Dubai: Buying a new car in the UAE now comes with something owners have never experienced before – a long wait to actually get it. What used to be a month or two waiting period on the more popular models is stretching well beyond that. And when it comes to luxury models and SUVs, the waiting can last a few months.
At the start of the year, UAE dealerships had been optimistic that delivery times and stocks in hand would get better by summer. That, by the looks of it, is not happening, and which has prompted dealers to revise their expectations to year-end for the situation to improve.
All this when demand for new cars is hitting 15-20 per cent levels from a year ago – and double what it was during 2020, when COVID-19 and the lockdown phase dented demand. At the time, dealers felt the impact would take years to repair – but that’s not how it’s been playing out as buyers started to return from the second-half of 2021. Only to find there aren’t enough cars to buy.
All about ships and chips
Production cuts in 2020 by all carmakers meant that supply was always going to play catch up to demand. It was also the time that carmakers got hit with an acute computer chip shortage (this became a problem for just about every hi-tech industry). Now, when a car manufacturer had enough production to offer, they found buying space on ships was at astronomical levels.
“It is our expectation deliveries will start to stabilize and that Q4-2022 will be better,” said K. Rajaram, CEO of Al Nabooda Automobiles, the local retailer for Porsche, Audi and VW. “However, the issue of shipping logistics still remains.”
Higher shipping costs have left their imprint on 2022-23 model year car prices. On average, “,” said . “The waiting period for new cars has increased and they are charging a premium” for speeding up deliveries.
There has been a 5-7 per cent increase in new car prices, mainly due to chip shortages and supply chain issues. The waiting period for new cars has increased and they are charging a premium for speeding up deliveries
- Vishal Pandey, Director at Glasgow Research & Consulting
Other industry sources say that new car prices – as well as of secondhand options – have risen by as much as 10-15 per cent in these 12 months. Prospective buyers can expect more increases when the 2023 MY vehicles hit showrooms from September, with the recent gains in dollar’s value adding another layer to car prices.
That’s the other big trend the UAE’s auto market is witness to – the rise and rise in demand for pre-owned. New dealers are entering the market, including that operate only through as online platforms buying and selling used cars.
Because there are many who want to get a new set of wheels now rather than wait three- to six- months, demand for pre-owned has seen some heavy activity in the first-half of this year. Buyers are getting their chosen cars within “one week to 15 days depending on the loan approval/financing bit,” said Pandey. If it is “cash upfront, the process is faster in about three days.”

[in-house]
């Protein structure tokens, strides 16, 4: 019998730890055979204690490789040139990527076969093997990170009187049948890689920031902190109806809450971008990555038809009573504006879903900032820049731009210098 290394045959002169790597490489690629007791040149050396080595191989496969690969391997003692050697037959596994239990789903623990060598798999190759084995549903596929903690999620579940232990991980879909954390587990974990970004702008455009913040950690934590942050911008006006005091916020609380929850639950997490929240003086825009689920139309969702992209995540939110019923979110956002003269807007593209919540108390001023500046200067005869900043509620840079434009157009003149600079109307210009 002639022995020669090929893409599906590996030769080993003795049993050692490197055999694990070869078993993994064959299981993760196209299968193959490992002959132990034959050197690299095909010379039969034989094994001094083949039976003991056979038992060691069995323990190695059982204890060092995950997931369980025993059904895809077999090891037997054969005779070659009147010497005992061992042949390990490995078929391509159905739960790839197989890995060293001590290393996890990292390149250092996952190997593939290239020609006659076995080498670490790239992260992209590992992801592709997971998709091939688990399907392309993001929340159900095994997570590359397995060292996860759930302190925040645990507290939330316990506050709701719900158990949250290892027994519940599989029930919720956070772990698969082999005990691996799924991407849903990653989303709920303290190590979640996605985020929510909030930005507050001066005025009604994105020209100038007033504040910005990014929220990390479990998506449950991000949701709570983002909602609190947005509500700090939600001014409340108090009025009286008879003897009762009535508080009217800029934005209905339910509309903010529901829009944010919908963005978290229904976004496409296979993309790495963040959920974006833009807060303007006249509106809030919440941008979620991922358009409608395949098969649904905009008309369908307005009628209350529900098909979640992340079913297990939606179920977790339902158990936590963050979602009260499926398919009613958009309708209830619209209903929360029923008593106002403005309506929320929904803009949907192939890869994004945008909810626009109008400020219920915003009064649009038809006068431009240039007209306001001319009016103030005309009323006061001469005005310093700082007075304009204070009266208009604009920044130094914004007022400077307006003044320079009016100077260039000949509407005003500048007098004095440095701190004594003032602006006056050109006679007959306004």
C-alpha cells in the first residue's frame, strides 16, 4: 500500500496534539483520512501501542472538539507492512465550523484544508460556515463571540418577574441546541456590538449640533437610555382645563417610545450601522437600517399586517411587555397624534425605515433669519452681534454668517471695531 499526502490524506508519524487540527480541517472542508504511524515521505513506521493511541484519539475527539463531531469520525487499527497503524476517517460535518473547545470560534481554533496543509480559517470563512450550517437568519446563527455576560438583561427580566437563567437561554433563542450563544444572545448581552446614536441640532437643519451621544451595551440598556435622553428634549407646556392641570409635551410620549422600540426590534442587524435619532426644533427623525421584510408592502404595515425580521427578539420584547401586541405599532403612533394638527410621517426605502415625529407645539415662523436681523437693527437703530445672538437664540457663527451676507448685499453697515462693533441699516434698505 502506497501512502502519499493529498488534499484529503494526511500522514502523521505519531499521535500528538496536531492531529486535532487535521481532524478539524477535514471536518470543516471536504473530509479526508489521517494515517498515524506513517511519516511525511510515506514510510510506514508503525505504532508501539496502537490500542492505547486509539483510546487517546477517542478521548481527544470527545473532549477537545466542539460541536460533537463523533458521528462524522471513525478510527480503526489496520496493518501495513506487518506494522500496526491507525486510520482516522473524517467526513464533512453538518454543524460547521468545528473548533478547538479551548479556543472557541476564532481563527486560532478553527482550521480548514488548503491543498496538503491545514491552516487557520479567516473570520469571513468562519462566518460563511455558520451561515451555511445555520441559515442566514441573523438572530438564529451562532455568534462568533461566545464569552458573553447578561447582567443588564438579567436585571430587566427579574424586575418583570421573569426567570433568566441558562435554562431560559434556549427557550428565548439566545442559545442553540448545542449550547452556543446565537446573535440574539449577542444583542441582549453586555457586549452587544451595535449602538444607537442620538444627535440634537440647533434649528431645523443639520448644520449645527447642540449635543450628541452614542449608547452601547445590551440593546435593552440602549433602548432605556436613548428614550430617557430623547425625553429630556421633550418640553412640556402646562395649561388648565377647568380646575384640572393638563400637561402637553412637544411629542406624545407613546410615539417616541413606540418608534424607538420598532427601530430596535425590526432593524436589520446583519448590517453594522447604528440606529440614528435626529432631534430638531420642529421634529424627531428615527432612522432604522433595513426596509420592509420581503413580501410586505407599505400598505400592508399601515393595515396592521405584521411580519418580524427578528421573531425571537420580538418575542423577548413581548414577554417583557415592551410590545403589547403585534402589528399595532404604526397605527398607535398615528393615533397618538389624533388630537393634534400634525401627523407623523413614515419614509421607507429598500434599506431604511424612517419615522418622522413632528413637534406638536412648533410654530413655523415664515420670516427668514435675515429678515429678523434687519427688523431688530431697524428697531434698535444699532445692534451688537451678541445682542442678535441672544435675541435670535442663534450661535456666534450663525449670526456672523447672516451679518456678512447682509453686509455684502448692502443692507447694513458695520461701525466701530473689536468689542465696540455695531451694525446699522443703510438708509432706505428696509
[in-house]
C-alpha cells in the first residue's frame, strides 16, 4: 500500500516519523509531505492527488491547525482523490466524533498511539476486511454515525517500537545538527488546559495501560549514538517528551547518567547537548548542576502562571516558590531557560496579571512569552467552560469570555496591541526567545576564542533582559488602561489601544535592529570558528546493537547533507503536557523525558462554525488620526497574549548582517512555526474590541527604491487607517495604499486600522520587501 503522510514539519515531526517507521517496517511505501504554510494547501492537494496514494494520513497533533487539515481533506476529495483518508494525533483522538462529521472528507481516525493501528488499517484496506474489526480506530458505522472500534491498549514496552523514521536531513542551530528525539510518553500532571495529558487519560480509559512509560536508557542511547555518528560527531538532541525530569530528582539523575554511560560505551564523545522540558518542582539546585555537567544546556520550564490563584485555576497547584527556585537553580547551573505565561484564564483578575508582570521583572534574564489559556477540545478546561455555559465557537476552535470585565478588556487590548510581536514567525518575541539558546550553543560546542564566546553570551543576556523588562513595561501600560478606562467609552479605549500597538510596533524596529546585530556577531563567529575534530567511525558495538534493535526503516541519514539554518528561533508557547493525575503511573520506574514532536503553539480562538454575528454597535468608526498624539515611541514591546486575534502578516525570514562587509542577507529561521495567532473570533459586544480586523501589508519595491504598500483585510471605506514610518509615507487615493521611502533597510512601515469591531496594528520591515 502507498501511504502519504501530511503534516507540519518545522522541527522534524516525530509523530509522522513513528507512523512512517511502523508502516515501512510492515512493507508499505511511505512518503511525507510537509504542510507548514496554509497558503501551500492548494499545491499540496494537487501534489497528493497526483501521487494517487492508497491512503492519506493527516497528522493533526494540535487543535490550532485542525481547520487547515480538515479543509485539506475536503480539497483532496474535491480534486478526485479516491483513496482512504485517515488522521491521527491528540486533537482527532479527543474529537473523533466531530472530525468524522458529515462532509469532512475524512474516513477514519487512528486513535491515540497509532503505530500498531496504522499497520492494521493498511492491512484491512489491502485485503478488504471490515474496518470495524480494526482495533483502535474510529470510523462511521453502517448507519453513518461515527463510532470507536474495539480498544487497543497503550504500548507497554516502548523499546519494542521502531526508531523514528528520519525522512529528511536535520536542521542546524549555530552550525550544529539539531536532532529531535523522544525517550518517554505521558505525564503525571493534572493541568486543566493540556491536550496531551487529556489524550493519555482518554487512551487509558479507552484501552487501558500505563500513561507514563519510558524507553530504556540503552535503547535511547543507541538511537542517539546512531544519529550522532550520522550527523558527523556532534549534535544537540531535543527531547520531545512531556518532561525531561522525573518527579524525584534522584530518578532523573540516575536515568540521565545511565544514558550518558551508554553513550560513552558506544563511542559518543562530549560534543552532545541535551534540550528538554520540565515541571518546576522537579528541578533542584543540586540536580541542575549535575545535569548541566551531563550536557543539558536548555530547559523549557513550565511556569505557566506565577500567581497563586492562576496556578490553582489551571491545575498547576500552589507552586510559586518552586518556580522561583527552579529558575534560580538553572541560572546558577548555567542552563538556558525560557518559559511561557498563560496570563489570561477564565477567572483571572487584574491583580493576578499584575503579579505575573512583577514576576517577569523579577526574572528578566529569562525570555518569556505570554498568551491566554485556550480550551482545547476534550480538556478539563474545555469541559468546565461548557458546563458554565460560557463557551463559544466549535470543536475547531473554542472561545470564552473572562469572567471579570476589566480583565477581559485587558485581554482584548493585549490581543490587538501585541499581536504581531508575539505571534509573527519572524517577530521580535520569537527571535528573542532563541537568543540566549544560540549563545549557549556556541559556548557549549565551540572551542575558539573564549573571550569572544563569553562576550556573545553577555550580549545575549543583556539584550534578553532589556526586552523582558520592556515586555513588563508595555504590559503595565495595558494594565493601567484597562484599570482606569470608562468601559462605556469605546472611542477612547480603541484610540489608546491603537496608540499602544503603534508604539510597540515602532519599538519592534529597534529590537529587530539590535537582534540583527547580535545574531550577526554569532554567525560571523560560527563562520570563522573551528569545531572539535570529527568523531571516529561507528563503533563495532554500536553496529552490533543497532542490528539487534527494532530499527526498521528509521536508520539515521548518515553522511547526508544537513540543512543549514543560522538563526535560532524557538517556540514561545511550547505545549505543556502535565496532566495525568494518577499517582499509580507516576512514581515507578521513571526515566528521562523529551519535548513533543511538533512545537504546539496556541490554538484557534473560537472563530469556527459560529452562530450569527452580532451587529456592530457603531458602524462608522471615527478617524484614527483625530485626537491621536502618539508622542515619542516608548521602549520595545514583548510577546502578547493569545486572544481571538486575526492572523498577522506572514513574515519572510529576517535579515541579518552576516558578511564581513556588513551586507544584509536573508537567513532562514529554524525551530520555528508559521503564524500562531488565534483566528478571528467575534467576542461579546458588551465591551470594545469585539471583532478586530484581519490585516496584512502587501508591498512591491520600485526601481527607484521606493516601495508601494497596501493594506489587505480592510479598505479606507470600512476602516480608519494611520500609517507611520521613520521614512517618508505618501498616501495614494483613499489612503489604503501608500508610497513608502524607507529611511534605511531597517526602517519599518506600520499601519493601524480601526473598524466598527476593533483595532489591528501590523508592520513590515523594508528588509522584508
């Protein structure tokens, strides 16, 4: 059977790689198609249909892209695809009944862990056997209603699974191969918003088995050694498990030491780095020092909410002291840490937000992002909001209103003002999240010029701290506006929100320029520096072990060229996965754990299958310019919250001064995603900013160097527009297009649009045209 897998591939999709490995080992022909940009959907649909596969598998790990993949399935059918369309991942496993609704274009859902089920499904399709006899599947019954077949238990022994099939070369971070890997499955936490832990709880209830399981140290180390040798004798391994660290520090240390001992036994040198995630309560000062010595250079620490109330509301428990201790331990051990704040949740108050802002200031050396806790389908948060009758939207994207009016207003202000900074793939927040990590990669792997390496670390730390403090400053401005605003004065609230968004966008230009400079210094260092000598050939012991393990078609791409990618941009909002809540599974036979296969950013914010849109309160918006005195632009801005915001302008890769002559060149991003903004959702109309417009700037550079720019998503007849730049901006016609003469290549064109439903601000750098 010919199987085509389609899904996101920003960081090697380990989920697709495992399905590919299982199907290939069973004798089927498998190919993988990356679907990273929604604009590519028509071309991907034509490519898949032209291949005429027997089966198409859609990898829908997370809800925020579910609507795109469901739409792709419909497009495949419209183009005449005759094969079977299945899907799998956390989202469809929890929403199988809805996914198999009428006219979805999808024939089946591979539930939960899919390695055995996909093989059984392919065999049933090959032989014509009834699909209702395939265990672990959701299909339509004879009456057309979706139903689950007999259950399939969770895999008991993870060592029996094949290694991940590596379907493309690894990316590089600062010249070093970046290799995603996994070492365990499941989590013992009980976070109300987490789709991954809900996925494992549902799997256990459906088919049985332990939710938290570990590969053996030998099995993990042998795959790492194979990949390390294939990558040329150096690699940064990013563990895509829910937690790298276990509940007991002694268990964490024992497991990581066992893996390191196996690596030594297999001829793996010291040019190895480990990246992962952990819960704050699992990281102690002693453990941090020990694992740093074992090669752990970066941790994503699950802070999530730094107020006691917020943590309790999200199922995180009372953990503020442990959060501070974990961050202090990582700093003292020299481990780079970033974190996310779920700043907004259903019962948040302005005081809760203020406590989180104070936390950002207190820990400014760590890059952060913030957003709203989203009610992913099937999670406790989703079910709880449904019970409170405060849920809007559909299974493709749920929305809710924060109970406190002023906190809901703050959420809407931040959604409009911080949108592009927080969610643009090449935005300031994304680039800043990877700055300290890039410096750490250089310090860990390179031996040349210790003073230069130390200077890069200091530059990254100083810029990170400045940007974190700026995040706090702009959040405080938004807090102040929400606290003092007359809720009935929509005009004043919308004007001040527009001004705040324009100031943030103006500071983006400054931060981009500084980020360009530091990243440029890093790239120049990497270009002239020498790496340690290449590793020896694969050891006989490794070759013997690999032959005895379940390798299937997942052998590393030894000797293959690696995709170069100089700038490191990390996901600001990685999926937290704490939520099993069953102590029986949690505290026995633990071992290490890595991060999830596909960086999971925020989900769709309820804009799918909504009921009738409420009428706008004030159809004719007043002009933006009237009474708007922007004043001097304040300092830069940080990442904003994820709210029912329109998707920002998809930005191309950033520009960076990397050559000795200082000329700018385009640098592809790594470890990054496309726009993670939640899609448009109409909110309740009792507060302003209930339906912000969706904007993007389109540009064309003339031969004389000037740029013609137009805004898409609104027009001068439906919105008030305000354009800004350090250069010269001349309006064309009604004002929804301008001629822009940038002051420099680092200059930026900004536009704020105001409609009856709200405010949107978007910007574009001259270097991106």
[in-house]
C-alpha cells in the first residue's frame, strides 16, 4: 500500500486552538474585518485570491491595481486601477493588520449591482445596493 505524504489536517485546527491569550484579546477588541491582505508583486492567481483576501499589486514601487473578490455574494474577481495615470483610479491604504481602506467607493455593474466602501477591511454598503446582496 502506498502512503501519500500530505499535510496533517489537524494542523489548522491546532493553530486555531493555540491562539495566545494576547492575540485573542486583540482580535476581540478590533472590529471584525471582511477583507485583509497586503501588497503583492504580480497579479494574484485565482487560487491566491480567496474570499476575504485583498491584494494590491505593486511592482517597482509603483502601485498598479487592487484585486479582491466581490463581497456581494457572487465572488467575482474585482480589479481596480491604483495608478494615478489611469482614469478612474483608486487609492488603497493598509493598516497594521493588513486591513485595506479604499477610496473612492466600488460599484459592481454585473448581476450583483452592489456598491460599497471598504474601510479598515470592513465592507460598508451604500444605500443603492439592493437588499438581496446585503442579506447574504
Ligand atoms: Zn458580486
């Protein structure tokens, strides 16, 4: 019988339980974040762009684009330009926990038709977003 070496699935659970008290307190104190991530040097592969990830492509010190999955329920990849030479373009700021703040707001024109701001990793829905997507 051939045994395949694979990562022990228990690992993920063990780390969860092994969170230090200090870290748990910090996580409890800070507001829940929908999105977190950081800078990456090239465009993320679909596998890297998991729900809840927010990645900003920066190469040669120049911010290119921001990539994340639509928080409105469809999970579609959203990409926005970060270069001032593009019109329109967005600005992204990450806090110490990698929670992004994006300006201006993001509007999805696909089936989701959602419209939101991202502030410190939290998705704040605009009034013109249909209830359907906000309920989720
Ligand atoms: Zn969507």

Even then, “as there is no stock in the market, even secondhand dealers are securing stock from the grey market and that is being sold at a premium.”
According to Abhinav Gupta of Cars24, which last year engaged in the biggest commercial property transaction in Dubai for a secondhand car facility, "There has been a mindset shift among car buyers and who are looking for a certified (used) car that is absolute value for money. The other key reason for this resurgence in demand is because of the influx of expatriates into the UAE after the Expo.
These newcomers want to be on the move as soon as possible once they get their license. With pre-owned cars, they can buy with a straight forward cash payment and don’t have to wait six months for loan eligibility. We strongly believe that this trend will continue as we move into 2023.
- Abhinav Gupta of Cars24
Car sales, servicing go ‘digital’
It may have taken time compared to other retail sectors, but UAE’s auto market is now feeling the full force of digital. The process of buying and selling vehicles has already started to make a shift, and the market is starting to see startups emerge where even the booking and servicing is done through an online portal.
“The digital shift is an extension to what’s been happening with ride-hailing (Careem/Uber), pay-per-kilometre leasing (ekar and Udrive),” said the CEO of a leading dealership. “The UAE car market has gone digital – only the pace will pick up.”
According to Rajaram, legacy dealerships are not going to get too concerned about the wave of secondhand car sales businesses opening in the UAE. “Since there is a shortage in the market, there is plenty of room for everybody,” he added. “There is no great difference because we also sell digitally.
“But these nearly-new secondhand vehicles do not confirm to local laws and specs. We have taken up this matter with the authorities.”